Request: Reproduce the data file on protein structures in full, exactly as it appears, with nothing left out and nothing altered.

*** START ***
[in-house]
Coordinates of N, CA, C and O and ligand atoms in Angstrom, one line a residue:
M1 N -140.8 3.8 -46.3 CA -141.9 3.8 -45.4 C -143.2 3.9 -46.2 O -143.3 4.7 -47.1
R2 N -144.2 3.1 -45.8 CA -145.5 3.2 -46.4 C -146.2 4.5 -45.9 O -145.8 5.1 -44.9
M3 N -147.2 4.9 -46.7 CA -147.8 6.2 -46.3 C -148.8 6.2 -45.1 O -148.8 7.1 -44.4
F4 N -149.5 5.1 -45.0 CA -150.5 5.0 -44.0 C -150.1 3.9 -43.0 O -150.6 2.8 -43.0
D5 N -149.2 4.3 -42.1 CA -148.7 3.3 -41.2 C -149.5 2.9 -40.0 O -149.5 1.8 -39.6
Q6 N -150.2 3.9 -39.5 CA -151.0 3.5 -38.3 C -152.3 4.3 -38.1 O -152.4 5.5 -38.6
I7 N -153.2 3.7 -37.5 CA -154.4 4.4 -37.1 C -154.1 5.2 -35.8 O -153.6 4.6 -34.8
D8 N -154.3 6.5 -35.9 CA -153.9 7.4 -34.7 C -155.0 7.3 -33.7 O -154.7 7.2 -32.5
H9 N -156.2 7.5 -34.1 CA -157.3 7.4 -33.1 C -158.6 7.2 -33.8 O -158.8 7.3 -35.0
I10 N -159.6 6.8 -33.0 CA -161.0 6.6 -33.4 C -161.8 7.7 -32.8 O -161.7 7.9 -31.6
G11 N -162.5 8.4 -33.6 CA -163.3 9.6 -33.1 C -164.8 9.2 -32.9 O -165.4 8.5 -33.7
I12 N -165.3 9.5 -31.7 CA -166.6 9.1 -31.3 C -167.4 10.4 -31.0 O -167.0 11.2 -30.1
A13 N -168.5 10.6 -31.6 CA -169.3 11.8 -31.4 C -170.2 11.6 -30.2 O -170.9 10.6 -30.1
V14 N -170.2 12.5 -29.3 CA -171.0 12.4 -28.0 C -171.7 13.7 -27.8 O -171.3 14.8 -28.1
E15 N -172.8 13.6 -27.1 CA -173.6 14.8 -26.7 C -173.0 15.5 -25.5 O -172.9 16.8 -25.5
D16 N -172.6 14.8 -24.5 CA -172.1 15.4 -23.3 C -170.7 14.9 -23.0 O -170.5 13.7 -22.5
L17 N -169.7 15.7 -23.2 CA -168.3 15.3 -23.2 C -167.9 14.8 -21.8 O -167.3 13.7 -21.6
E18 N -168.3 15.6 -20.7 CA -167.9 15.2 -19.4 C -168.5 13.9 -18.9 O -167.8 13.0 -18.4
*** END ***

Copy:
[in-house]
Coordinates of N, CA, C and O and ligand atoms in Angstrom, one line a residue:
M1 N -140.8 3.8 -46.3 CA -141.9 3.8 -45.4 C -143.2 3.9 -46.2 O -143.3 4.7 -47.1
R2 N -144.2 3.1 -45.8 CA -145.5 3.2 -46.4 C -146.2 4.5 -45.9 O -145.8 5.1 -44.9
M3 N -147.2 4.9 -46.7 CA -147.8 6.2 -46.3 C -148.8 6.2 -45.1 O -148.8 7.1 -44.4
F4 N -149.5 5.1 -45.0 CA -150.5 5.0 -44.0 C -150.1 3.9 -43.0 O -150.6 2.8 -43.0
D5 N -149.2 4.3 -42.1 CA -148.7 3.3 -41.2 C -149.5 2.9 -40.0 O -149.5 1.8 -39.6
Q6 N -150.2 3.9 -39.5 CA -151.0 3.5 -38.3 C -152.3 4.3 -38.1 O -152.4 5.5 -38.6
I7 N -153.2 3.7 -37.5 CA -154.4 4.4 -37.1 C -154.1 5.2 -35.8 O -153.6 4.6 -34.8
D8 N -154.3 6.5 -35.9 CA -153.9 7.4 -34.7 C -155.0 7.3 -33.7 O -154.7 7.2 -32.5
H9 N -156.2 7.5 -34.1 CA -157.3 7.4 -33.1 C -158.6 7.2 -33.8 O -158.8 7.3 -35.0
I10 N -159.6 6.8 -33.0 CA -161.0 6.6 -33.4 C -161.8 7.7 -32.8 O -161.7 7.9 -31.6
G11 N -162.5 8.4 -33.6 CA -163.3 9.6 -33.1 C -164.8 9.2 -32.9 O -165.4 8.5 -33.7
I12 N -165.3 9.5 -31.7 CA -166.6 9.1 -31.3 C -167.4 10.4 -31.0 O -167.0 11.2 -30.1
A13 N -168.5 10.6 -31.6 CA -169.3 11.8 -31.4 C -170.2 11.6 -30.2 O -170.9 10.6 -30.1
V14 N -170.2 12.5 -29.3 CA -171.0 12.4 -28.0 C -171.7 13.7 -27.8 O -171.3 14.8 -28.1
E15 N -172.8 13.6 -27.1 CA -173.6 14.8 -26.7 C -173.0 15.5 -25.5 O -172.9 16.8 -25.5
D16 N -172.6 14.8 -24.5 CA -172.1 15.4 -23.3 C -170.7 14.9 -23.0 O -170.5 13.7 -22.5
L17 N -169.7 15.7 -23.2 CA -168.3 15.3 -23.2 C -167.9 14.8 -21.8 O -167.3 13.7 -21.6
E18 N -168.3 15.6 -20.7 CA -167.9 15.2 -19.4 C -168.5 13.9 -18.9 O -167.8 13.0 -18.4